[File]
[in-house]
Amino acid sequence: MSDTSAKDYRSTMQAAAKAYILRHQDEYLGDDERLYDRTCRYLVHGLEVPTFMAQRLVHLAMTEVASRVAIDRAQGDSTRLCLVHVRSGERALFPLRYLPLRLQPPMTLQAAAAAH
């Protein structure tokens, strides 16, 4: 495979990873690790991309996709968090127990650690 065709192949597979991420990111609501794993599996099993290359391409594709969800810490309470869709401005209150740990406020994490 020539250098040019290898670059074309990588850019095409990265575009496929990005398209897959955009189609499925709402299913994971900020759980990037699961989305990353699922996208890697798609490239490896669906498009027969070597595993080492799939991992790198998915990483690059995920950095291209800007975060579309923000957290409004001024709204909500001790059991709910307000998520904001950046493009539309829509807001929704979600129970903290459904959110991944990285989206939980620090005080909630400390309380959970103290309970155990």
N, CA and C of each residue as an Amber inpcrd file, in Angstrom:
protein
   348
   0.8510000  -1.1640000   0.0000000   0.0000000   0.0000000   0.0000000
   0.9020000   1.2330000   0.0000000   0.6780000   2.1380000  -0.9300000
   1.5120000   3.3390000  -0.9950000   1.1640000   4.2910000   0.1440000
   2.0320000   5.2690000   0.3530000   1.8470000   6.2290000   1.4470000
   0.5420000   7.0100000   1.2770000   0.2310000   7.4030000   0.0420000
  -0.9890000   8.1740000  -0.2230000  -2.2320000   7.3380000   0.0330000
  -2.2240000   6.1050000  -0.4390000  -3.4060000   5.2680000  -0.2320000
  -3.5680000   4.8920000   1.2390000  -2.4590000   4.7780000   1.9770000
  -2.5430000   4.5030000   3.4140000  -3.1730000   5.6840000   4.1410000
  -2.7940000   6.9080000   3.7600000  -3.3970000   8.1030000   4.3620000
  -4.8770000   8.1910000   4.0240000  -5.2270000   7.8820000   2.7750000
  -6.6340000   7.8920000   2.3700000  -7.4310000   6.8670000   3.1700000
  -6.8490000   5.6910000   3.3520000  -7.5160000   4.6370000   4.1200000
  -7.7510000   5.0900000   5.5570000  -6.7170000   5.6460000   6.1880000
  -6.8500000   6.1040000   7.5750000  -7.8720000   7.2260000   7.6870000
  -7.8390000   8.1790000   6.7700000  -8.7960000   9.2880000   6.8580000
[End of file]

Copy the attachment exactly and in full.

[in-house]
Amino acid sequence: MSDTSAKDYRSTMQAAAKAYILRHQDEYLGDDERLYDRTCRYLVHGLEVPTFMAQRLVHLAMTEVASRVAIDRAQGDSTRLCLVHVRSGERALFPLRYLPLRLQPPMTLQAAAAAH
């Protein structure tokens, strides 16, 4: 495979990873690790991309996709968090127990650690 065709192949597979991420990111609501794993599996099993290359391409594709969800810490309470869709401005209150740990406020994490 020539250098040019290898670059074309990588850019095409990265575009496929990005398209897959955009189609499925709402299913994971900020759980990037699961989305990353699922996208890697798609490239490896669906498009027969070597595993080492799939991992790198998915990483690059995920950095291209800007975060579309923000957290409004001024709204909500001790059991709910307000998520904001950046493009539309829509807001929704979600129970903290459904959110991944990285989206939980620090005080909630400390309380959970103290309970155990």
N, CA and C of each residue as an Amber inpcrd file, in Angstrom:
protein
   348
   0.8510000  -1.1640000   0.0000000   0.0000000   0.0000000   0.0000000
   0.9020000   1.2330000   0.0000000   0.6780000   2.1380000  -0.9300000
   1.5120000   3.3390000  -0.9950000   1.1640000   4.2910000   0.1440000
   2.0320000   5.2690000   0.3530000   1.8470000   6.2290000   1.4470000
   0.5420000   7.0100000   1.2770000   0.2310000   7.4030000   0.0420000
  -0.9890000   8.1740000  -0.2230000  -2.2320000   7.3380000   0.0330000
  -2.2240000   6.1050000  -0.4390000  -3.4060000   5.2680000  -0.2320000
  -3.5680000   4.8920000   1.2390000  -2.4590000   4.7780000   1.9770000
  -2.5430000   4.5030000   3.4140000  -3.1730000   5.6840000   4.1410000
  -2.7940000   6.9080000   3.7600000  -3.3970000   8.1030000   4.3620000
  -4.8770000   8.1910000   4.0240000  -5.2270000   7.8820000   2.7750000
  -6.6340000   7.8920000   2.3700000  -7.4310000   6.8670000   3.1700000
  -6.8490000   5.6910000   3.3520000  -7.5160000   4.6370000   4.1200000
  -7.7510000   5.0900000   5.5570000  -6.7170000   5.6460000   6.1880000
  -6.8500000   6.1040000   7.5750000  -7.8720000   7.2260000   7.6870000
  -7.8390000   8.1790000   6.7700000  -8.7960000   9.2880000   6.8580000